“Even if they have family members in town, it may be two weeks or more before they see them,” said Amy Singleton, another volunteer driver.
Beside providing relief from loneliness and depression, the Meals for Better Living meal drivers — who serve the same clients on a regular basis — are also trained to look for signs of failing health, such as a stroke, Woods said.
Health and safety checks are vital because while some home-bound residents may be too proud to complain of their ailments to strangers, others are often afraid they will lose what’s left of their independence if people learn their health is deteriorating,
“We’re always on the lookout ... for their well-being,” Cavanaugh said.
Those checks, which Woods believe sets her organization apart from some other meal providers, also help to establish bonds of trust and friendship between her volunteers and clients.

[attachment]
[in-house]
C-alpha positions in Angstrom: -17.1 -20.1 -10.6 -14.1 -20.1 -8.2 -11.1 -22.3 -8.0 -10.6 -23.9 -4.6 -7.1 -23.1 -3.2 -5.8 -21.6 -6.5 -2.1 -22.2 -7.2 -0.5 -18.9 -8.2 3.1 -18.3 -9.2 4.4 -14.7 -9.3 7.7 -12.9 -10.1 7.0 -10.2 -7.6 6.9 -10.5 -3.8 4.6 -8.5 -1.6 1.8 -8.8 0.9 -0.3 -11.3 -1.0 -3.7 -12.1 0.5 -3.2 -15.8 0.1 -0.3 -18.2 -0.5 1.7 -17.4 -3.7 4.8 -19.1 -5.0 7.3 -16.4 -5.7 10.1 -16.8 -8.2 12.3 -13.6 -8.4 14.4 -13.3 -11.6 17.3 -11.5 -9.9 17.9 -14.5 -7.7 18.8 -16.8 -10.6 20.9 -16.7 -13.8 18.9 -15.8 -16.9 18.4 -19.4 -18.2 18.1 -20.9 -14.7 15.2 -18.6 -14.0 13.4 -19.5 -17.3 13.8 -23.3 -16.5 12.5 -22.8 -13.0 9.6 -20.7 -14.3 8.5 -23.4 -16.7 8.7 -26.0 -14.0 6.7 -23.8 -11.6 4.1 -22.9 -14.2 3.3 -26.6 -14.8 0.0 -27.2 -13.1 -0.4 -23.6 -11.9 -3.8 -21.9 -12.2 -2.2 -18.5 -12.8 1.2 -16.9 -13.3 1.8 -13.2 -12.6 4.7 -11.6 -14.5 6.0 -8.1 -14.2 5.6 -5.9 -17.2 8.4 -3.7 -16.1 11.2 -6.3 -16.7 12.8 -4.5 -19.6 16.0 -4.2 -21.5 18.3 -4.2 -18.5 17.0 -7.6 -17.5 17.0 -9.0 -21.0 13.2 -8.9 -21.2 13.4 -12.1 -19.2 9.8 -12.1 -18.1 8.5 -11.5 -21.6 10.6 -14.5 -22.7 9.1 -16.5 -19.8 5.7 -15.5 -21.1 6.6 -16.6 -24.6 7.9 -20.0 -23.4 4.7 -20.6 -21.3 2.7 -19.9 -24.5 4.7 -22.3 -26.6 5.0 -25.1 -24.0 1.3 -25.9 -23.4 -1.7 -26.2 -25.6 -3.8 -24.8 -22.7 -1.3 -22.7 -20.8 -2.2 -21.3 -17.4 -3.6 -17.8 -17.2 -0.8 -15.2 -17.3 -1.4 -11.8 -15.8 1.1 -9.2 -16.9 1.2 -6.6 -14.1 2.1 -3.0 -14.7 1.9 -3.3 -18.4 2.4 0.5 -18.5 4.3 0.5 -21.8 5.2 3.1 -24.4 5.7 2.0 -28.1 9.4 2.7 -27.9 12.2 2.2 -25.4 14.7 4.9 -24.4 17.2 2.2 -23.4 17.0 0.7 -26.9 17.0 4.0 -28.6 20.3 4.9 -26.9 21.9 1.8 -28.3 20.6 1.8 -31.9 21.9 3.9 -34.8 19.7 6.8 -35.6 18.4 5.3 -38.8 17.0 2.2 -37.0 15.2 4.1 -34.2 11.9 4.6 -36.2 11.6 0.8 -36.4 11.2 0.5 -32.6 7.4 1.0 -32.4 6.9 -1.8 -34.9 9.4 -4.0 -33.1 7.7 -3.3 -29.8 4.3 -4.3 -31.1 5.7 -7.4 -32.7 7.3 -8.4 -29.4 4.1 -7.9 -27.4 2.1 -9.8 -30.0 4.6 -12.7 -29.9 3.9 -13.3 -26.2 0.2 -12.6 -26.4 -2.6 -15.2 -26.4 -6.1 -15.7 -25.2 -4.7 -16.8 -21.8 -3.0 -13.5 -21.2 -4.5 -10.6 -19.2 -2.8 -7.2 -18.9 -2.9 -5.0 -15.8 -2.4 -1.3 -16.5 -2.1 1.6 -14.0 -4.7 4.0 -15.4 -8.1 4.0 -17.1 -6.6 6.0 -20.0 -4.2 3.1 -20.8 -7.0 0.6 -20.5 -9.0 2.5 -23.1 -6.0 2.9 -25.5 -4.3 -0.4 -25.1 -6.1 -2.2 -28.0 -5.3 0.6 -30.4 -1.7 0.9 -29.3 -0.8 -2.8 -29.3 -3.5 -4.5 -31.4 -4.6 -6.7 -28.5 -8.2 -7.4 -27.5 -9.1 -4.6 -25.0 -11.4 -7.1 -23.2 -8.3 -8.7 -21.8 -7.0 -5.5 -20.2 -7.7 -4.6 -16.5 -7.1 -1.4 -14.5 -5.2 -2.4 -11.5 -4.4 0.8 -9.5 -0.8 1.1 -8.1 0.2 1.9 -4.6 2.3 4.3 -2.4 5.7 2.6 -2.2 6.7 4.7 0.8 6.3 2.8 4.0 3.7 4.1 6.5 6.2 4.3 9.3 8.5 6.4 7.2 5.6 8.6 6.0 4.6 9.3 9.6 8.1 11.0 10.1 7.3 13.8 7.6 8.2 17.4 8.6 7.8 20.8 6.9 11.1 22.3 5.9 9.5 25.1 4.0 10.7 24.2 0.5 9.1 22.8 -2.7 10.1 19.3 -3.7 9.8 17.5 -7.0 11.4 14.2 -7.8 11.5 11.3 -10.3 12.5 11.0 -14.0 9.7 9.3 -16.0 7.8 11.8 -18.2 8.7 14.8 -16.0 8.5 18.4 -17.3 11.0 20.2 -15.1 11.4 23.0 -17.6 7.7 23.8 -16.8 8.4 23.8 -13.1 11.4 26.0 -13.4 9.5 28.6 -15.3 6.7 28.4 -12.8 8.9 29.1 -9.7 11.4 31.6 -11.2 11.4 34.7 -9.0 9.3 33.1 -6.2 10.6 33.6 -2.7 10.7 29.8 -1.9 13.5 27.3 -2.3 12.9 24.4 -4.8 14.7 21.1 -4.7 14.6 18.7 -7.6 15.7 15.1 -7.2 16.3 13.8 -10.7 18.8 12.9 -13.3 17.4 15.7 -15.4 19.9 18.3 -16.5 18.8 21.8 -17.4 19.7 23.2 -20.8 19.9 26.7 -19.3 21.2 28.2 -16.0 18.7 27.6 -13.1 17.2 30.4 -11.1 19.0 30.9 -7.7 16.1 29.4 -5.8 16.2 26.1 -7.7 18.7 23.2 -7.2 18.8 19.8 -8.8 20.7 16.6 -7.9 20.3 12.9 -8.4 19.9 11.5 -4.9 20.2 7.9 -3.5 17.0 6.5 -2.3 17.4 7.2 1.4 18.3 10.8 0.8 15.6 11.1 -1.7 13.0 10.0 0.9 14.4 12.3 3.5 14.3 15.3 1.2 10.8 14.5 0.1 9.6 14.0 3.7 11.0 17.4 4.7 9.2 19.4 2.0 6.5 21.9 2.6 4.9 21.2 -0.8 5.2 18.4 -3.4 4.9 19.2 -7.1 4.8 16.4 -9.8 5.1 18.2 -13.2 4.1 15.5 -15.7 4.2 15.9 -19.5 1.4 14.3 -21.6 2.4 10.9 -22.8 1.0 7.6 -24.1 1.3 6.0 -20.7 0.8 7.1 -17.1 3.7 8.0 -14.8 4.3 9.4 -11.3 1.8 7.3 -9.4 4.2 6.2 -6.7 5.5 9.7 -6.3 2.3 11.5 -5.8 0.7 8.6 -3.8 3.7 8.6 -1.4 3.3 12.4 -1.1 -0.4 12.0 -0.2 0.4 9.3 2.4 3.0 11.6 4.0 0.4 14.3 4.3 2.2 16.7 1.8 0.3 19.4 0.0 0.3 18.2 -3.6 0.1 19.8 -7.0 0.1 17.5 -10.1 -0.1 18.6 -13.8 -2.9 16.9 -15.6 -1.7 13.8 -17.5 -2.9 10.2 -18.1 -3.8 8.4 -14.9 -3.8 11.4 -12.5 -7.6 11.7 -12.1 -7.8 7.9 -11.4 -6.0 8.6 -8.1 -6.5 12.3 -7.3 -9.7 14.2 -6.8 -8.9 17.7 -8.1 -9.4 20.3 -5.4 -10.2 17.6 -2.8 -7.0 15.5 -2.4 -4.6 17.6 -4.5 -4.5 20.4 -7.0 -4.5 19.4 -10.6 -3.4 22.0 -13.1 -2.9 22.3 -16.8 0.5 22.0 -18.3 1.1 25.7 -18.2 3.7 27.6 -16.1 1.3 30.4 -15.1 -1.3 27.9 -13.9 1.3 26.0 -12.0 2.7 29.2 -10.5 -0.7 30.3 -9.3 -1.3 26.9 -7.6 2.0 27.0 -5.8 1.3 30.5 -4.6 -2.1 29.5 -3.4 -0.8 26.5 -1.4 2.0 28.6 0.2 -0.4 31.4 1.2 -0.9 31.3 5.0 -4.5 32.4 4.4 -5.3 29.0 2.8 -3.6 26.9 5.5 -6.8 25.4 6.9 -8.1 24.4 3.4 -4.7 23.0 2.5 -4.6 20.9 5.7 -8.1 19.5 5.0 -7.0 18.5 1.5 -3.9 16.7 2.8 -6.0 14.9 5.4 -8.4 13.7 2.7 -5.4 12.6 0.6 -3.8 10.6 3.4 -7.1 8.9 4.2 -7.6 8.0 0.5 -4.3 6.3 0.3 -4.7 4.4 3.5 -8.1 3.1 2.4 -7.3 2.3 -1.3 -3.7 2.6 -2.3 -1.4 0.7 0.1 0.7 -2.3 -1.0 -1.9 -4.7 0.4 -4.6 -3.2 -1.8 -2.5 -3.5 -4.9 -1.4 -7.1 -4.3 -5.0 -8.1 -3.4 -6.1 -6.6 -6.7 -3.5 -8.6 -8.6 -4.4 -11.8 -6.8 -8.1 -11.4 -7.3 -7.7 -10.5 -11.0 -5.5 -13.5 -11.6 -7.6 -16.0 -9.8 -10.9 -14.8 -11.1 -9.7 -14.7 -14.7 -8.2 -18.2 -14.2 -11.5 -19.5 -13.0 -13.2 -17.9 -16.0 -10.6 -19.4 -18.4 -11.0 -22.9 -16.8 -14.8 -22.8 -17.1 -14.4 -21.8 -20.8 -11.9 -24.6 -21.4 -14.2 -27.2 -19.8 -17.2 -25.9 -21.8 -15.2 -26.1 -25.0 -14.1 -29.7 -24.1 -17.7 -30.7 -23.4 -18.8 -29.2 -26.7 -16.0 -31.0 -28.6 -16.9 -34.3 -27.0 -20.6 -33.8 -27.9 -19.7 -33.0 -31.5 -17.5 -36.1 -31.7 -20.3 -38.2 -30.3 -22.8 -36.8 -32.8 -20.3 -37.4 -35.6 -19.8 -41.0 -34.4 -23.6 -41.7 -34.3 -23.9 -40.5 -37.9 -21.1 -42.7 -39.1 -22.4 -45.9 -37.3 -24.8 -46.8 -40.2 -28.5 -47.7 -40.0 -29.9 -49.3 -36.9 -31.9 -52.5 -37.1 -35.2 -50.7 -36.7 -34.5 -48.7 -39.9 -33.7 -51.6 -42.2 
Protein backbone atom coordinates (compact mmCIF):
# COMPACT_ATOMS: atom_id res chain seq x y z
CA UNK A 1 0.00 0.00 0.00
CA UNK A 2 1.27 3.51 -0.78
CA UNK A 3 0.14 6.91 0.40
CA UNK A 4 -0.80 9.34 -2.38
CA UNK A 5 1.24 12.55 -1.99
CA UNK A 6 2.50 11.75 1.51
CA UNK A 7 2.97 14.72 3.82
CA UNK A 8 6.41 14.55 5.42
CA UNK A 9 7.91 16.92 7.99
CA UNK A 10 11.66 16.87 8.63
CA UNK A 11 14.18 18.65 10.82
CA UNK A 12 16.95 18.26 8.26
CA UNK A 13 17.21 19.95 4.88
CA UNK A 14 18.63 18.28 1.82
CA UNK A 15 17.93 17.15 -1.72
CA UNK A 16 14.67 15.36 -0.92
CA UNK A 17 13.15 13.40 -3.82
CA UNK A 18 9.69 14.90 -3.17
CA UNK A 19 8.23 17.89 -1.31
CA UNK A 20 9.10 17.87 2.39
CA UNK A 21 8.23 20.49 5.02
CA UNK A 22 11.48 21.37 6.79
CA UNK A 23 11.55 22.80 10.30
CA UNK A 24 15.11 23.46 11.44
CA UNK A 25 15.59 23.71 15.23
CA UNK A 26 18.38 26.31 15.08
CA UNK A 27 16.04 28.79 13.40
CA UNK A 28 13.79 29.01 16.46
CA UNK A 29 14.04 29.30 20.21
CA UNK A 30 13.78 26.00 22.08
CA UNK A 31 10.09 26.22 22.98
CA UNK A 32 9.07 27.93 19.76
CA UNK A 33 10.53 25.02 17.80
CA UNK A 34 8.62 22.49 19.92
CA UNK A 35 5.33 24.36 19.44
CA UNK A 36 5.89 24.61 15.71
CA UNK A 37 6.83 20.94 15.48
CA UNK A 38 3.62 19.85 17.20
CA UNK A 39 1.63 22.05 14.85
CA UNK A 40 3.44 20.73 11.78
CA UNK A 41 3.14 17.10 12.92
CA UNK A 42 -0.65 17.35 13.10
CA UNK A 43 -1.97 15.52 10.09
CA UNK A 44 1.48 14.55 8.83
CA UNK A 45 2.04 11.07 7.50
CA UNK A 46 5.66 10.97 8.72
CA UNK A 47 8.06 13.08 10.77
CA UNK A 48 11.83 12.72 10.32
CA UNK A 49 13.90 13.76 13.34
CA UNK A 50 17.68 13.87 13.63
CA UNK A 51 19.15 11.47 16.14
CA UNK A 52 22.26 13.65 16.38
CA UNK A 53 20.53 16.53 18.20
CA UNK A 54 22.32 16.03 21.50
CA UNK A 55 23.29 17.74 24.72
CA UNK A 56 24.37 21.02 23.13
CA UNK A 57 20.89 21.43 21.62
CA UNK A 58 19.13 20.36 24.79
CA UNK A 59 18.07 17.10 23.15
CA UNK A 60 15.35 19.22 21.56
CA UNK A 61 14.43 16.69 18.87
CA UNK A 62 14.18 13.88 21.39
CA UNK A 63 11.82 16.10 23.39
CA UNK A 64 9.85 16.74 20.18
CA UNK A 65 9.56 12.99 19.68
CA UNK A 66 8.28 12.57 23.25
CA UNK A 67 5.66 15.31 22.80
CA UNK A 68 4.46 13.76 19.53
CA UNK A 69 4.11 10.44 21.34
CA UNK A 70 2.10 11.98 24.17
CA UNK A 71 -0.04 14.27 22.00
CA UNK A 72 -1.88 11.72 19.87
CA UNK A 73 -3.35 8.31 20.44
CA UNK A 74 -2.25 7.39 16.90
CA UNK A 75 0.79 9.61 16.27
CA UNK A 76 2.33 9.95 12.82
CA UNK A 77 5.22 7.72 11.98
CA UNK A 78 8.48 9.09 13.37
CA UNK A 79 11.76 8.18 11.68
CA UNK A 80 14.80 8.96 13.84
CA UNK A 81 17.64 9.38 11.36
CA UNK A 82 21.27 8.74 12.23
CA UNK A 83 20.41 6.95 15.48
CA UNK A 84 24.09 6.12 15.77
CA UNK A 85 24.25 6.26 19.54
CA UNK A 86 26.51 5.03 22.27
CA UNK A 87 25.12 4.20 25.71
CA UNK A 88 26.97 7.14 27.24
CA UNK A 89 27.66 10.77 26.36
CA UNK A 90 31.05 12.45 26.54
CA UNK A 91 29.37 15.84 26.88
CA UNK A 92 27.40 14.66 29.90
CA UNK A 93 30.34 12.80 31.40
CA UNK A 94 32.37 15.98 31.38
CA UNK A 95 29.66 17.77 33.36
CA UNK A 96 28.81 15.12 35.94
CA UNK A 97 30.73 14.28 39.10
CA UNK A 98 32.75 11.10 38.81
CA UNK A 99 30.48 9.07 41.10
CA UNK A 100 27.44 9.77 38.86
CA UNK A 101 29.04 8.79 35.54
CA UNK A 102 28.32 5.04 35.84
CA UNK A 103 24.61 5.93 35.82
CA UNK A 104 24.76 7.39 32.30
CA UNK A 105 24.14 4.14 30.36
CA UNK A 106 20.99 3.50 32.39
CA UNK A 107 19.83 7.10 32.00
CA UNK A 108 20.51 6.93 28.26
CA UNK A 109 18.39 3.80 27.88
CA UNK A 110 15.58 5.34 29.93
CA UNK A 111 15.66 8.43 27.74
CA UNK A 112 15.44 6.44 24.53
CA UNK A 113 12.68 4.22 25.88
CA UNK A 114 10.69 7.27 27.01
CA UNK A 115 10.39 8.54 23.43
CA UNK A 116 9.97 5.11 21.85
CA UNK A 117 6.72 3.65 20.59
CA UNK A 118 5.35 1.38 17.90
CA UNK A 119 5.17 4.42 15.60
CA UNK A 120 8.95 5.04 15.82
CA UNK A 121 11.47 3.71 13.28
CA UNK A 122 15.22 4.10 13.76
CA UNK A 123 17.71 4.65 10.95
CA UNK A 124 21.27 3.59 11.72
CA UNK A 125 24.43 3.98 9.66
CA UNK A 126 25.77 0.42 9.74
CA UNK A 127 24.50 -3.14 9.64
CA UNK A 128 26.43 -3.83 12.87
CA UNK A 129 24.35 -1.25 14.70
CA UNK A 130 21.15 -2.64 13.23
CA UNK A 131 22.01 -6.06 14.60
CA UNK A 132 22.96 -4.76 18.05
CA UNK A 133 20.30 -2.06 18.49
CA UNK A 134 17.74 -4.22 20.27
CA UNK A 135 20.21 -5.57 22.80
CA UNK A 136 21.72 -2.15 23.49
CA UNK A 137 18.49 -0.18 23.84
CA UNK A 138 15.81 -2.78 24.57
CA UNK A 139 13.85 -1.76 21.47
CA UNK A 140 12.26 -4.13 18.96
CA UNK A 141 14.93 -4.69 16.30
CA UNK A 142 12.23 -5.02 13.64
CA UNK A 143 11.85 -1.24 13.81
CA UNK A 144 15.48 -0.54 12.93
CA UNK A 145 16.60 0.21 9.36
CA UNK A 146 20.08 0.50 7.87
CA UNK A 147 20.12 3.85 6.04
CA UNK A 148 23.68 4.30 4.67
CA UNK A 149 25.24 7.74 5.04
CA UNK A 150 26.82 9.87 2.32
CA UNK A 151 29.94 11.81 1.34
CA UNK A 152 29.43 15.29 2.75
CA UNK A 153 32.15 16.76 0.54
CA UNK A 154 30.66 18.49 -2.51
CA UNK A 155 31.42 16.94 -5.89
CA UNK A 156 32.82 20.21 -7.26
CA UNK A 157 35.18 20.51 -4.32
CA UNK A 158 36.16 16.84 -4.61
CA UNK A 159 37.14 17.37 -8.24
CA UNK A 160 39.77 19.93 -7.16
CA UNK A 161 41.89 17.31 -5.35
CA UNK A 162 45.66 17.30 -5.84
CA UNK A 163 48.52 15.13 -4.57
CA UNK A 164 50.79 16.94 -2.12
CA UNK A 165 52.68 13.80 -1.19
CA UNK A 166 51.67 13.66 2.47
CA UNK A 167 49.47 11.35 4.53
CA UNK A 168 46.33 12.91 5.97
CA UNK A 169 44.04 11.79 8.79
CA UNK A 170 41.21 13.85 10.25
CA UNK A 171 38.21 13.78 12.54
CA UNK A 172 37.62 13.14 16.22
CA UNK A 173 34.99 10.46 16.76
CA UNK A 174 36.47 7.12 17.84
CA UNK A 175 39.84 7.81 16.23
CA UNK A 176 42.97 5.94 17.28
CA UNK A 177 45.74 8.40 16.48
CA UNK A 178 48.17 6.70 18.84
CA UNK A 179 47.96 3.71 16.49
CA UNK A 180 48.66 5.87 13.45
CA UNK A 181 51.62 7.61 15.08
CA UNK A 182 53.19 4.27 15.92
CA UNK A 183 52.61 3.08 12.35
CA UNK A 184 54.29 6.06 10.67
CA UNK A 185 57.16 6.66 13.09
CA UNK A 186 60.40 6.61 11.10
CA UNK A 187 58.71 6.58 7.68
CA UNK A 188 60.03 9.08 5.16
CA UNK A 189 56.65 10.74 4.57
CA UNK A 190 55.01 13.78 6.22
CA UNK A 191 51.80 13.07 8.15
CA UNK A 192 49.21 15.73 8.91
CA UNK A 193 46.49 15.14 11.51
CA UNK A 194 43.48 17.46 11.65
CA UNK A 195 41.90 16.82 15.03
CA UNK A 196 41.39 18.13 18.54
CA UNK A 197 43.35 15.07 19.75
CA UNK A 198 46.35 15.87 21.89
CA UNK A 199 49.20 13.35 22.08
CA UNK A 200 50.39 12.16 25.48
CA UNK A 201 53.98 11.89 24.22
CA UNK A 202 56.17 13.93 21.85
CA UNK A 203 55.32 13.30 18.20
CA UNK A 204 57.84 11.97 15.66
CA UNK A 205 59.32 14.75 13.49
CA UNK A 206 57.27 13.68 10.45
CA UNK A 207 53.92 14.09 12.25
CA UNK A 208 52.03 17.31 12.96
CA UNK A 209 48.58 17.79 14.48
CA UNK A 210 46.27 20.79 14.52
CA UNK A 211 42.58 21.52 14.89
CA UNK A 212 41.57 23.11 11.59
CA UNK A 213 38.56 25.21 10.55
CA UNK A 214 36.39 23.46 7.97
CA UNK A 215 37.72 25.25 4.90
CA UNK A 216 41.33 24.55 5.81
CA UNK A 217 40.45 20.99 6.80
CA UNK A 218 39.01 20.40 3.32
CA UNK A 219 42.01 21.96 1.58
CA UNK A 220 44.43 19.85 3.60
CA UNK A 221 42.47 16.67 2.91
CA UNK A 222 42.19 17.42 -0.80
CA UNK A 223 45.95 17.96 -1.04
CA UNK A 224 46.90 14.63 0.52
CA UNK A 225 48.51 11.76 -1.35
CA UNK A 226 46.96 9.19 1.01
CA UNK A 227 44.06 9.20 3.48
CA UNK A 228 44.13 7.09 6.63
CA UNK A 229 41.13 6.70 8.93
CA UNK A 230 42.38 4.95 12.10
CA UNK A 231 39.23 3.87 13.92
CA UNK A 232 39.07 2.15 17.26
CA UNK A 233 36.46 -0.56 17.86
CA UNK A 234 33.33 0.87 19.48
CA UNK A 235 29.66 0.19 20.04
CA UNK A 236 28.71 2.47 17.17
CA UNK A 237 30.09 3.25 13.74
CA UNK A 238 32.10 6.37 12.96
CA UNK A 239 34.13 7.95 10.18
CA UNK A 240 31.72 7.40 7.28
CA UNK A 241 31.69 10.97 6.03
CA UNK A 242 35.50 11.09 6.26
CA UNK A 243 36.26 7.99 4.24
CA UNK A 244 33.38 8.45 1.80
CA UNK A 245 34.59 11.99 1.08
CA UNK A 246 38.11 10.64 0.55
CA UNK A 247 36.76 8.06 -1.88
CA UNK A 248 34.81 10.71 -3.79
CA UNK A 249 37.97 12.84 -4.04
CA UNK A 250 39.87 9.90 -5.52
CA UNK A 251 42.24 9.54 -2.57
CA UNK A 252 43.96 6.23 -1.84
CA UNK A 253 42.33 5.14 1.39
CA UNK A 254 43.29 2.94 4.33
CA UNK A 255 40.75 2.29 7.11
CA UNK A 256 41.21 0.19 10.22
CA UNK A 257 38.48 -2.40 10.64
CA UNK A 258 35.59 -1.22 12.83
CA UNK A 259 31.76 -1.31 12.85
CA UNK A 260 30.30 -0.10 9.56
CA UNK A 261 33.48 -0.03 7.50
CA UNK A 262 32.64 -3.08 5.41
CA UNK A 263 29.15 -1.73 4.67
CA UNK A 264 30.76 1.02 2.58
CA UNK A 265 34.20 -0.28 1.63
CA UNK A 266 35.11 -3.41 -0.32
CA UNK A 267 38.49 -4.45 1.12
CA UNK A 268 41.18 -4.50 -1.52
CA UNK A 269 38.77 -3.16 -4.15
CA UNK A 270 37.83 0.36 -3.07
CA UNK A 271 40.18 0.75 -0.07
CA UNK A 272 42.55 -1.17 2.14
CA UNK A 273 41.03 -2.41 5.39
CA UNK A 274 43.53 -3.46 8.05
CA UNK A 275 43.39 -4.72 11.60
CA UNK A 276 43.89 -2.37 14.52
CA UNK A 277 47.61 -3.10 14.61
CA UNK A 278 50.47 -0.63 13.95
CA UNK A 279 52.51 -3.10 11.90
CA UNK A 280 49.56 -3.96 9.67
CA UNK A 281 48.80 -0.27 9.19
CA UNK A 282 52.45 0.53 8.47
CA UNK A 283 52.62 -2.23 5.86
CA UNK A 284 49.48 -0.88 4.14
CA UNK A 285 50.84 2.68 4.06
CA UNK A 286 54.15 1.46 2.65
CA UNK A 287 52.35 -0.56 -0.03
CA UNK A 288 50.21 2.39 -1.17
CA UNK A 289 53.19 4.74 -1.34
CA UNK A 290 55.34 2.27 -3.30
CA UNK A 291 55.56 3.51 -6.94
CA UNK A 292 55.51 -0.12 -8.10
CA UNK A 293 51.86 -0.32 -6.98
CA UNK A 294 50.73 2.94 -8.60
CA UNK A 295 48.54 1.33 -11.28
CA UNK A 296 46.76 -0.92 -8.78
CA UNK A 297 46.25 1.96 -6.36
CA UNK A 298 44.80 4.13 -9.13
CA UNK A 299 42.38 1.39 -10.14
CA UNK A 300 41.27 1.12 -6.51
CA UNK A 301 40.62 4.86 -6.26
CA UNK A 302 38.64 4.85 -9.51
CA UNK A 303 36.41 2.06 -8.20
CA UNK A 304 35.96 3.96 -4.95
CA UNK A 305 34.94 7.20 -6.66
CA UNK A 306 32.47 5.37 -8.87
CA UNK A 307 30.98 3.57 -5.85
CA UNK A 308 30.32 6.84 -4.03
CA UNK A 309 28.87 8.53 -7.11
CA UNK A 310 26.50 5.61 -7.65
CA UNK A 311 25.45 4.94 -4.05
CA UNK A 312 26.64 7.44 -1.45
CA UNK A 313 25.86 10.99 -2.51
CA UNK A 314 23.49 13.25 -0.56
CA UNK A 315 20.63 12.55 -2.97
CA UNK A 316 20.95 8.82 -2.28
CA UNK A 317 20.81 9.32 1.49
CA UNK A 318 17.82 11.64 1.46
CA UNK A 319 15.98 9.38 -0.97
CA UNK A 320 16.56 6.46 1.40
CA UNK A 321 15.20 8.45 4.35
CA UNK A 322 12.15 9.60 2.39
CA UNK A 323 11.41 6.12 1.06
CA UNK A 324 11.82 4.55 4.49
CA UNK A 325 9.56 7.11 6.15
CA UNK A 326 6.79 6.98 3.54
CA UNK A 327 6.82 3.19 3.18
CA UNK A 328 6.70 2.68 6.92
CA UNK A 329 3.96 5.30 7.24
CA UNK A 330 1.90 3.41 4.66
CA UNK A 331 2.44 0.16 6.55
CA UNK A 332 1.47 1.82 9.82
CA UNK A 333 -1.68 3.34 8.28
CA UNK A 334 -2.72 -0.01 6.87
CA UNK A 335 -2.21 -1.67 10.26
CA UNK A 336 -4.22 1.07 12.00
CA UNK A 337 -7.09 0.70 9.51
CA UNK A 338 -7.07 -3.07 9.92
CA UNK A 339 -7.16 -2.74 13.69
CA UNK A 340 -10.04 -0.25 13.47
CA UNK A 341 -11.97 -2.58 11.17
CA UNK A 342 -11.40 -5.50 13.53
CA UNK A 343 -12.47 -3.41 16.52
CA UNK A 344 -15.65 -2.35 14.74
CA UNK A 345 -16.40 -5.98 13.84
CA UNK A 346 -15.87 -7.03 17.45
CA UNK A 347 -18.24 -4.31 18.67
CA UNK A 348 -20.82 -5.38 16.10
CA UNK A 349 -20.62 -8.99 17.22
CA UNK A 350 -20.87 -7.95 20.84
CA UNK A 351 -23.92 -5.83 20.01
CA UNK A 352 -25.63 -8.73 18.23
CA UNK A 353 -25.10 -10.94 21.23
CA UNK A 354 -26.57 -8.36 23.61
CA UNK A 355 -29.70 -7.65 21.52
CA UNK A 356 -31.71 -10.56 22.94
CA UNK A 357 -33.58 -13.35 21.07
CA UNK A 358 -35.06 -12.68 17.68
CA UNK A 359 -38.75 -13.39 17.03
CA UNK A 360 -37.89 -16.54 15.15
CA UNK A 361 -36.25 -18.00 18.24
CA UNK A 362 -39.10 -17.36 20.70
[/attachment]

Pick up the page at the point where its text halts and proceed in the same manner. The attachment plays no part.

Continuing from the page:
One health and safety check may have helped save a life when Cavanaugh and a local deputy delivered a meal last Monday.
The recipient was an ailing elderly woman who had just been dropped off at home after undergoing kidney dialysis, Cavanaugh said.
She noticed immediately that the home-bound senior was not hooked up to her portable oxygen machine.
When the volunteer driver asked about it, the woman began to panic, saying she didn’t know where her machine was.
In response, both Cavanaugh and the deputy immediately searched her home, found the medical equipment, and made sure she was properly breathing from it before they left.